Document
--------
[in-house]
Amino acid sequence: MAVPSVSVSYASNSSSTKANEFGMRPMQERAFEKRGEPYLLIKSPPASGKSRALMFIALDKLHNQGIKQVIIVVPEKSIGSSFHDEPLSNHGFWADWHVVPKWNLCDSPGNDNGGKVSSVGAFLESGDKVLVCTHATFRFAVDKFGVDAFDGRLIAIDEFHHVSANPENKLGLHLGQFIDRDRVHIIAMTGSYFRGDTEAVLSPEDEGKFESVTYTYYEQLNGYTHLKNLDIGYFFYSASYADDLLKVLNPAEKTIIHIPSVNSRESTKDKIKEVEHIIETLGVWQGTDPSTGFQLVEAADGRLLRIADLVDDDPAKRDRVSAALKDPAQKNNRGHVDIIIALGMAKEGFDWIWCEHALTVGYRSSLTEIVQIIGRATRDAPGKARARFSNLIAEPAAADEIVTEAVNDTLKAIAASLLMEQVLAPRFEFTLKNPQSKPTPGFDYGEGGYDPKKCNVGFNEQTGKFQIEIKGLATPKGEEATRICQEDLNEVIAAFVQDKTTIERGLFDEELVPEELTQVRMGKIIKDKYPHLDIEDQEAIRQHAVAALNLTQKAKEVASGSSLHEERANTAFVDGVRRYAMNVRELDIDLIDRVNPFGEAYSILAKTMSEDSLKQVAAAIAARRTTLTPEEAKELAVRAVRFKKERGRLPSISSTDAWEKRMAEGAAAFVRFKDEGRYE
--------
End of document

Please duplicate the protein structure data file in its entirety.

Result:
[in-house]
Amino acid sequence: MAVPSVSVSYASNSSSTKANEFGMRPMQERAFEKRGEPYLLIKSPPASGKSRALMFIALDKLHNQGIKQVIIVVPEKSIGSSFHDEPLSNHGFWADWHVVPKWNLCDSPGNDNGGKVSSVGAFLESGDKVLVCTHATFRFAVDKFGVDAFDGRLIAIDEFHHVSANPENKLGLHLGQFIDRDRVHIIAMTGSYFRGDTEAVLSPEDEGKFESVTYTYYEQLNGYTHLKNLDIGYFFYSASYADDLLKVLNPAEKTIIHIPSVNSRESTKDKIKEVEHIIETLGVWQGTDPSTGFQLVEAADGRLLRIADLVDDDPAKRDRVSAALKDPAQKNNRGHVDIIIALGMAKEGFDWIWCEHALTVGYRSSLTEIVQIIGRATRDAPGKARARFSNLIAEPAAADEIVTEAVNDTLKAIAASLLMEQVLAPRFEFTLKNPQSKPTPGFDYGEGGYDPKKCNVGFNEQTGKFQIEIKGLATPKGEEATRICQEDLNEVIAAFVQDKTTIERGLFDEELVPEELTQVRMGKIIKDKYPHLDIEDQEAIRQHAVAALNLTQKAKEVASGSSLHEERANTAFVDGVRRYAMNVRELDIDLIDRVNPFGEAYSILAKTMSEDSLKQVAAAIAARRTTLTPEEAKELAVRAVRFKKERGRLPSISSTDAWEKRMAEGAAAFVRFKDEGRYE